Covering mirrors in remembrance of those who have left us rather than getting distracted by our own image.
Not letting any grief show so that our loved ones can leave this world with total peace of mind. Not touching the body of the deceased for three and a half days to let the conscience leave the body peacefully. Humans have always been careful about anticipating death and considering it an integral part of life. That gave it all balance.
But if we take a good look at recent history, a trend has been gaining ground to push in the opposite direction, with the emergence of cryonics, transhumanism and the frantic fight against ageing. These are all examples of the ways some are trying to put an end to death.
As Atul Gawande, a professor at Harvard T.H. Chan School of Public Health in Boston, puts it, “modern scientific capability has profoundly altered the course of human life. People live longer and better than at any other time in history.” The downside of this pretty picture is less encouraging. He believes that these rapid scientific advances have led some to believe that ageing and death are mere clinical conditions that can be treated. But, he adds, “we in the medical world have proved alarmingly unprepared for it.”
Medical school prepares students to repair the body, but does it teach them how to get through its passing? Definitely not, is Dr Gawande’s response, pointing to Tolstoy’s Ivan Ilyich, a patient on his death bed surrounded by doctors who are trained to save him and stubbornly deny that he is dying. Ilyich is left without empathy or understanding in his last moments of life. Nowadays, with the developments in medicine, “we put Ivan Ilyich out of our heads,” the American surgeon says.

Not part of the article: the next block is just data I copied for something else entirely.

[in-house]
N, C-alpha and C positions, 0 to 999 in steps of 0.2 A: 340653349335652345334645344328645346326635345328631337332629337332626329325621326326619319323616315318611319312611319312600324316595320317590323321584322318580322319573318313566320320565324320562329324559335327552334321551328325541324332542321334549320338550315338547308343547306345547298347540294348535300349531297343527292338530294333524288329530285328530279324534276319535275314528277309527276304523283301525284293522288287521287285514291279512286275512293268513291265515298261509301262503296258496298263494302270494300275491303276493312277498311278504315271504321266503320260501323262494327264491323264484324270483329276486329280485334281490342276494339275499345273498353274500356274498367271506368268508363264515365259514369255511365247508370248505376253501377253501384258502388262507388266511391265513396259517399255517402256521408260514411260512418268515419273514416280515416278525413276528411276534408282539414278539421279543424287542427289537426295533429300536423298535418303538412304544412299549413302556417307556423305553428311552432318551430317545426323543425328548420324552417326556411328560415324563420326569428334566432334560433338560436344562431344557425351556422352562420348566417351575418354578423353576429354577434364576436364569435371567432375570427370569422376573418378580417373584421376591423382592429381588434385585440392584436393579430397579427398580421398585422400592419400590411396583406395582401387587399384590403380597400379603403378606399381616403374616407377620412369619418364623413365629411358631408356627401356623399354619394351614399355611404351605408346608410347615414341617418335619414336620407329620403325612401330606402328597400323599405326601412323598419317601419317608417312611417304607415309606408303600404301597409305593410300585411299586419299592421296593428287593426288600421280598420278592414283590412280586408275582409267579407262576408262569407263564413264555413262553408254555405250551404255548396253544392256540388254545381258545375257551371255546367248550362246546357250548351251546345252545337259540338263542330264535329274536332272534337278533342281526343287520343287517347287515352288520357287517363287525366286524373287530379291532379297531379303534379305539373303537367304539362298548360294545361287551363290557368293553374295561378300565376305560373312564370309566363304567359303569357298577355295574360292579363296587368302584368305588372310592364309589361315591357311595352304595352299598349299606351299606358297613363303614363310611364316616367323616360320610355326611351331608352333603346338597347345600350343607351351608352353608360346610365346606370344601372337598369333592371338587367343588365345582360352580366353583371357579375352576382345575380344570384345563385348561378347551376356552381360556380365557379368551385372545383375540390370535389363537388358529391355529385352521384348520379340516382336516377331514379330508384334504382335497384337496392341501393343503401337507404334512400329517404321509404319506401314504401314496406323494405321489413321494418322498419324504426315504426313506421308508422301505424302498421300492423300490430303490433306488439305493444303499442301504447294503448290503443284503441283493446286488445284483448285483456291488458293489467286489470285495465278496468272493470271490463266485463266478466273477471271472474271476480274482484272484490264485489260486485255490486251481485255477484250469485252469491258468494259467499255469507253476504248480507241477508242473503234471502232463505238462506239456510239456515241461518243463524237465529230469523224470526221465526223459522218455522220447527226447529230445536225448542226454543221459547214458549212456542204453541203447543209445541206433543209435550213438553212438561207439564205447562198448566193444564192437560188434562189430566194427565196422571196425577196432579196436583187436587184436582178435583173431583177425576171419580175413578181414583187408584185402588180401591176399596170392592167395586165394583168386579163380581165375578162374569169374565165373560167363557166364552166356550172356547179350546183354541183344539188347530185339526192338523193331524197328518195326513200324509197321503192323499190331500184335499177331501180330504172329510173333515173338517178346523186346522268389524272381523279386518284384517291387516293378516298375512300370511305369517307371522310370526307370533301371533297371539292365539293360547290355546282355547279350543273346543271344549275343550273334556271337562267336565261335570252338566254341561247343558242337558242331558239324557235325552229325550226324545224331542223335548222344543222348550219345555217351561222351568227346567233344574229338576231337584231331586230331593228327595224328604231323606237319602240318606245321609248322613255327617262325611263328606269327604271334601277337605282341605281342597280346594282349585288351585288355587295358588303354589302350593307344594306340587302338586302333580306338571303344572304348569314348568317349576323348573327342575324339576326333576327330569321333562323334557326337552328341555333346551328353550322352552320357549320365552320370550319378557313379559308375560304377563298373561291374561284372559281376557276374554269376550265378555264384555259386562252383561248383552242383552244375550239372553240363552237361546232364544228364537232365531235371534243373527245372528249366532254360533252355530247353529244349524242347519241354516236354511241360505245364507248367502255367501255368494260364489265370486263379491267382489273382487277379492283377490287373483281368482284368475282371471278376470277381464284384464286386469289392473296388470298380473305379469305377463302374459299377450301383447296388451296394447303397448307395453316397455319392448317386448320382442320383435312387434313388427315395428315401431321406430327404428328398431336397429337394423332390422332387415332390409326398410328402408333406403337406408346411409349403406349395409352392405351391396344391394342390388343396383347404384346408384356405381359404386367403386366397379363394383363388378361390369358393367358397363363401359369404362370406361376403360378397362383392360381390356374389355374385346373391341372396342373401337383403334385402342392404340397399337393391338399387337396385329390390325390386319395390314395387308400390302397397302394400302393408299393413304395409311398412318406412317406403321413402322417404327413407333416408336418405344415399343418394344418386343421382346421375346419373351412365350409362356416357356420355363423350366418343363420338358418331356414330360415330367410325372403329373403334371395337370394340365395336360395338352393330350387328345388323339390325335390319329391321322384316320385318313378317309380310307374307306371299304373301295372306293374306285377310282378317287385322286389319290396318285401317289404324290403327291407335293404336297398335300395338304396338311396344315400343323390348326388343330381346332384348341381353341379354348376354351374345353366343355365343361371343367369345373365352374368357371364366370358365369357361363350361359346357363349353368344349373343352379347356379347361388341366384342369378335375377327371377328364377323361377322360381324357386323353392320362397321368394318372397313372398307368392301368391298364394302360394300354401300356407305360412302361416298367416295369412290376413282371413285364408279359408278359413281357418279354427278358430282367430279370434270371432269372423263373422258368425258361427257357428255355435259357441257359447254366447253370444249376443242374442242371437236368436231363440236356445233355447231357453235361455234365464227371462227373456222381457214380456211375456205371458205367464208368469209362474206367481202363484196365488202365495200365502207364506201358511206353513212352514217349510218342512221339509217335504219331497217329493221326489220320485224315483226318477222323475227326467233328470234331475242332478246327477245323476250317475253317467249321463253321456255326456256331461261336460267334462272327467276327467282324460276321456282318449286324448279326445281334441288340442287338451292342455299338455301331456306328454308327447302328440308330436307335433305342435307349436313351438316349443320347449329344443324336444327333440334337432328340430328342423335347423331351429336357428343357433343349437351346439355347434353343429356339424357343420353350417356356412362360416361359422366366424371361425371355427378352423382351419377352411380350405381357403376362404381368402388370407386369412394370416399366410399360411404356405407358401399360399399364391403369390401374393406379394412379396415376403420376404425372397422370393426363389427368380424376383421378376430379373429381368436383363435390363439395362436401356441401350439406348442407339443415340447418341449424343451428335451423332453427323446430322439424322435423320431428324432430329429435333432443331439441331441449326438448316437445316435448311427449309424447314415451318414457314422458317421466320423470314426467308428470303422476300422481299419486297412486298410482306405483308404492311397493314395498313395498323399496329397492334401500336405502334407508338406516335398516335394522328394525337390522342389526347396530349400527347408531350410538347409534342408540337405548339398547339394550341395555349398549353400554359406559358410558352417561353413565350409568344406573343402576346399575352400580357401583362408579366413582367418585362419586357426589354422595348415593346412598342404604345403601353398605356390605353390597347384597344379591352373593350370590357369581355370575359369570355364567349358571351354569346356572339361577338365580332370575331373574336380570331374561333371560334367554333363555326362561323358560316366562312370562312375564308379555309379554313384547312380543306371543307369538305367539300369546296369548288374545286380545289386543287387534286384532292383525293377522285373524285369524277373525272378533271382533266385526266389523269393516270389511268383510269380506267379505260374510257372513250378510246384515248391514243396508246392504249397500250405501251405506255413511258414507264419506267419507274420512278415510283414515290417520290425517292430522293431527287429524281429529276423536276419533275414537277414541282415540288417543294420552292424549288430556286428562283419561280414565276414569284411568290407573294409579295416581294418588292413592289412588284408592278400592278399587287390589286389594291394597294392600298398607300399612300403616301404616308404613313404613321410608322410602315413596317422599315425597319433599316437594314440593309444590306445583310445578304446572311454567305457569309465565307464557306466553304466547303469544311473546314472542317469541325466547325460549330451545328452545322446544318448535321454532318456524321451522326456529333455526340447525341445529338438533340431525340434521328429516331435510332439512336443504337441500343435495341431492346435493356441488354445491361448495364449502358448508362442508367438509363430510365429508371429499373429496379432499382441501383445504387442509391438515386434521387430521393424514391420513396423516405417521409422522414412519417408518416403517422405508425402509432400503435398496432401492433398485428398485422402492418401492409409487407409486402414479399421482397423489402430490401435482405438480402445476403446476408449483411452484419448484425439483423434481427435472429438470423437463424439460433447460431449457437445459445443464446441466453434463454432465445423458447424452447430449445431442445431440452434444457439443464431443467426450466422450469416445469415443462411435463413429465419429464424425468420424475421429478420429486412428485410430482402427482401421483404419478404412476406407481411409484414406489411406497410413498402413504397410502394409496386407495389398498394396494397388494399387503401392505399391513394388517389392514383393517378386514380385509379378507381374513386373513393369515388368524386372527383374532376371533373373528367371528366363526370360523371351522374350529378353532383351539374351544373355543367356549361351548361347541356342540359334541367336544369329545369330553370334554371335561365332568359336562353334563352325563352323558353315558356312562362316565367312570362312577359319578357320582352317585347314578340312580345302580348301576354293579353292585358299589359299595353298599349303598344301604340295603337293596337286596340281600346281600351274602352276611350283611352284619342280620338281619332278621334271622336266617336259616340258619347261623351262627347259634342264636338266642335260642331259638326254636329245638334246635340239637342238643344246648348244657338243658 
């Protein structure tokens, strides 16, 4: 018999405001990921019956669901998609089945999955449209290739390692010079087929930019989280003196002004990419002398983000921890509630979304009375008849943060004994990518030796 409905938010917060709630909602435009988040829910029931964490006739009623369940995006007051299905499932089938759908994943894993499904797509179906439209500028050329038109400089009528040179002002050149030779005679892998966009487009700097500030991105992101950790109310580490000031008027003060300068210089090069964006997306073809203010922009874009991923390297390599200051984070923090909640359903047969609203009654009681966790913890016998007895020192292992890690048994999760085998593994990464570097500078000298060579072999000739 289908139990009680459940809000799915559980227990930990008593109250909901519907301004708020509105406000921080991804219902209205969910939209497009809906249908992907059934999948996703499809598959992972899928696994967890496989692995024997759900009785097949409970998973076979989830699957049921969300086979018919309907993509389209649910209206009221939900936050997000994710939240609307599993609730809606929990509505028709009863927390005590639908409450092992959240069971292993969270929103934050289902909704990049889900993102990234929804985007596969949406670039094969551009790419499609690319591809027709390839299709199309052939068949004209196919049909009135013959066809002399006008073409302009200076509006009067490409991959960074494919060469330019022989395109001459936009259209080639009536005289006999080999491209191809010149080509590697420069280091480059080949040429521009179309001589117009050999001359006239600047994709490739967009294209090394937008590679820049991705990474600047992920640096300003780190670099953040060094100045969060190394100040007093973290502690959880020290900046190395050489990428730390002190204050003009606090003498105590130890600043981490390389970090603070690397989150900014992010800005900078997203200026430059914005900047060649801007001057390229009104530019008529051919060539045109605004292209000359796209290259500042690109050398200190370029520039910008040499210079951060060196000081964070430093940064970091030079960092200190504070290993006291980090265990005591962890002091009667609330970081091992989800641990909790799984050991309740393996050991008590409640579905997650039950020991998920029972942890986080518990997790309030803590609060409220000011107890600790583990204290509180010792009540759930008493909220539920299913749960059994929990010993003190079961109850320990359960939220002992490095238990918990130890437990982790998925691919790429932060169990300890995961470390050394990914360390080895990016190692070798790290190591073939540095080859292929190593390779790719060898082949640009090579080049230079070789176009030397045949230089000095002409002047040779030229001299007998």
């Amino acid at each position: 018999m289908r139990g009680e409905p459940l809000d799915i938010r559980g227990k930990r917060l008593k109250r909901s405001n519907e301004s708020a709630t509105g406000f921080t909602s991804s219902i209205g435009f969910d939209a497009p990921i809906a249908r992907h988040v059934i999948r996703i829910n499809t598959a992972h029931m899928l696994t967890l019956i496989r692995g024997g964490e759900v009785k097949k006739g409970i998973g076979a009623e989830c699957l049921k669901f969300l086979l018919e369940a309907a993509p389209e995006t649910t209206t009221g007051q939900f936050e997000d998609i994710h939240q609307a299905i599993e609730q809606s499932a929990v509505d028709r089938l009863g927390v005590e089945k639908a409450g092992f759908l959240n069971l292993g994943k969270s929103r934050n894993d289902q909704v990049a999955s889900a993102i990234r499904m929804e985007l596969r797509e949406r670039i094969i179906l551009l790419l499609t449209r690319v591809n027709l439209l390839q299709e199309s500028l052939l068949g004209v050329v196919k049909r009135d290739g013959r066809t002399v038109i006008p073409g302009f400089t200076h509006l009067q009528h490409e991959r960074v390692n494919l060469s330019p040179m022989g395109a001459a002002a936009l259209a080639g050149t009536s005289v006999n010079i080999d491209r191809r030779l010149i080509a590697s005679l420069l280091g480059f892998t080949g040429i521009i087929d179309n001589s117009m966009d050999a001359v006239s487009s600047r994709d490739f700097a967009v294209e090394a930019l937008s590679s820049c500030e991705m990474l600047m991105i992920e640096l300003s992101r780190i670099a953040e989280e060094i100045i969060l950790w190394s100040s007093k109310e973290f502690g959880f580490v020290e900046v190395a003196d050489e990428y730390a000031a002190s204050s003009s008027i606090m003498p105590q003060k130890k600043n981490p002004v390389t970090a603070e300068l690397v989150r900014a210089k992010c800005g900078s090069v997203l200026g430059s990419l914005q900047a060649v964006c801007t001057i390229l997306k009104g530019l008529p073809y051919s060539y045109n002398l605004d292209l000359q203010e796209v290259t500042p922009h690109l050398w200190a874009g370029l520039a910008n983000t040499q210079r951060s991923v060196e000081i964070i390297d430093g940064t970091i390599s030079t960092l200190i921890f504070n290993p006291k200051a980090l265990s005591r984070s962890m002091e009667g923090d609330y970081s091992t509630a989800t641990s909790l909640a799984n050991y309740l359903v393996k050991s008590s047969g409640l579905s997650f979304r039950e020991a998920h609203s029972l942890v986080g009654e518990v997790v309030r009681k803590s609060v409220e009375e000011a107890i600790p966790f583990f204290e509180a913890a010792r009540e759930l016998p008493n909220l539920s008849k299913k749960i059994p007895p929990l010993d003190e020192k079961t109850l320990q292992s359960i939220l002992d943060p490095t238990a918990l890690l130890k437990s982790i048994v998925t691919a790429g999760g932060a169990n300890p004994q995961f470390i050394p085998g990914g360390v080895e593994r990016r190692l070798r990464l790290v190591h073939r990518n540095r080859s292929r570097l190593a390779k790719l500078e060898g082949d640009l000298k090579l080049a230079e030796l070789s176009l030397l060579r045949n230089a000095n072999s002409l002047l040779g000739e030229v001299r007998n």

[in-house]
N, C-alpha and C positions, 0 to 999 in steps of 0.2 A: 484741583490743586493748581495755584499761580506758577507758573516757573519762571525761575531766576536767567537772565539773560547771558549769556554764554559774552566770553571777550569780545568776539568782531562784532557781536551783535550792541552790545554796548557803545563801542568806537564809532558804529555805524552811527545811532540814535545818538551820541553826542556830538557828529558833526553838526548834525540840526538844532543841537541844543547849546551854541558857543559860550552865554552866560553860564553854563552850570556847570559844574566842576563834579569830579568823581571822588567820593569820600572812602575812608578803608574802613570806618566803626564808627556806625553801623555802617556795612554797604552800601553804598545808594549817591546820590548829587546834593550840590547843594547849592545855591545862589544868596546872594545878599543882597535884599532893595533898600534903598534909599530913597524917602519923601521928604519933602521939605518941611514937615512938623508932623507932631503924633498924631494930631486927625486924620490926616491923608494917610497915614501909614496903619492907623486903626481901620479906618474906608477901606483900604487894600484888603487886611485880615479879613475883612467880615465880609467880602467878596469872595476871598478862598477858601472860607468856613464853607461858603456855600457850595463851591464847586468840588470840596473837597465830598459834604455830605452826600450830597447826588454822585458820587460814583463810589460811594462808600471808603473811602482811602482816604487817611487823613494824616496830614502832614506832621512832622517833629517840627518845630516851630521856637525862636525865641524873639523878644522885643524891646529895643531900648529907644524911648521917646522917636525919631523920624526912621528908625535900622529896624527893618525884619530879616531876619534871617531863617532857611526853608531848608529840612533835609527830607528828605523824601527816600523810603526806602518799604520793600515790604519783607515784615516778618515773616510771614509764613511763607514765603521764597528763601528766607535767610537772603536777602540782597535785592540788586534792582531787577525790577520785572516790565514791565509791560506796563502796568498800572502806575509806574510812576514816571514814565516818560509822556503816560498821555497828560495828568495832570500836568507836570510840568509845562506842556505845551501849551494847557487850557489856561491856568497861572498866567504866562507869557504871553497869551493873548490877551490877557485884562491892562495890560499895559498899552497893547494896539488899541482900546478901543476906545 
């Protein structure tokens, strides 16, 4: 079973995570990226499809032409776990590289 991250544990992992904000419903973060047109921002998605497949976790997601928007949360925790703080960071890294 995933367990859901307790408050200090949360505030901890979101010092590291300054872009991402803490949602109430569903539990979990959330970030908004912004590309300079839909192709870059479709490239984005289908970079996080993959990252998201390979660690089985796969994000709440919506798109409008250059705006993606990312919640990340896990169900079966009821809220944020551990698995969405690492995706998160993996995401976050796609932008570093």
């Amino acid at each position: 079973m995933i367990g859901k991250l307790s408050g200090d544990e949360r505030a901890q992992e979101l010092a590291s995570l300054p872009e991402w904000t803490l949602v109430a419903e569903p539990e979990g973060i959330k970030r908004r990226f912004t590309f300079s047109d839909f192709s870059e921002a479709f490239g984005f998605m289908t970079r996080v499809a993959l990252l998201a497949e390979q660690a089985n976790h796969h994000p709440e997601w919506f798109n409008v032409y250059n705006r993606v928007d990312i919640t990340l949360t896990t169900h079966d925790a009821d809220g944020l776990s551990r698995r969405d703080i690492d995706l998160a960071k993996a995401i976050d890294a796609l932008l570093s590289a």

Or, as Loïc Payrard sees it, “still too many health care providers are incapable of talking about death because they are forced to deal with their own powerlessness.” This student from the Faculty of Biology and Medicine at the University of Lausanne is vice president of Doctors & Death, an organisation working to help future physicians grapple with their emotions and to come up with better ways for doctors and patients to communicate with each other.
Aren’t they the ones who are first to suffer from these attitudes that ignore the possibility that we may be finite? Some health professionals are currently working to reintegrate death as an integral part of health care, to think about it, even when it seems unthinkable. One of them is Professor Borasio, chief of the Palliative Care and Support Service, who also advocates the introduction of advance directives on the subject. Others are working to implement patient care plans as a basic element in treatment. In trying to defeat death, we are also depriving patients of their final moments of life.⁄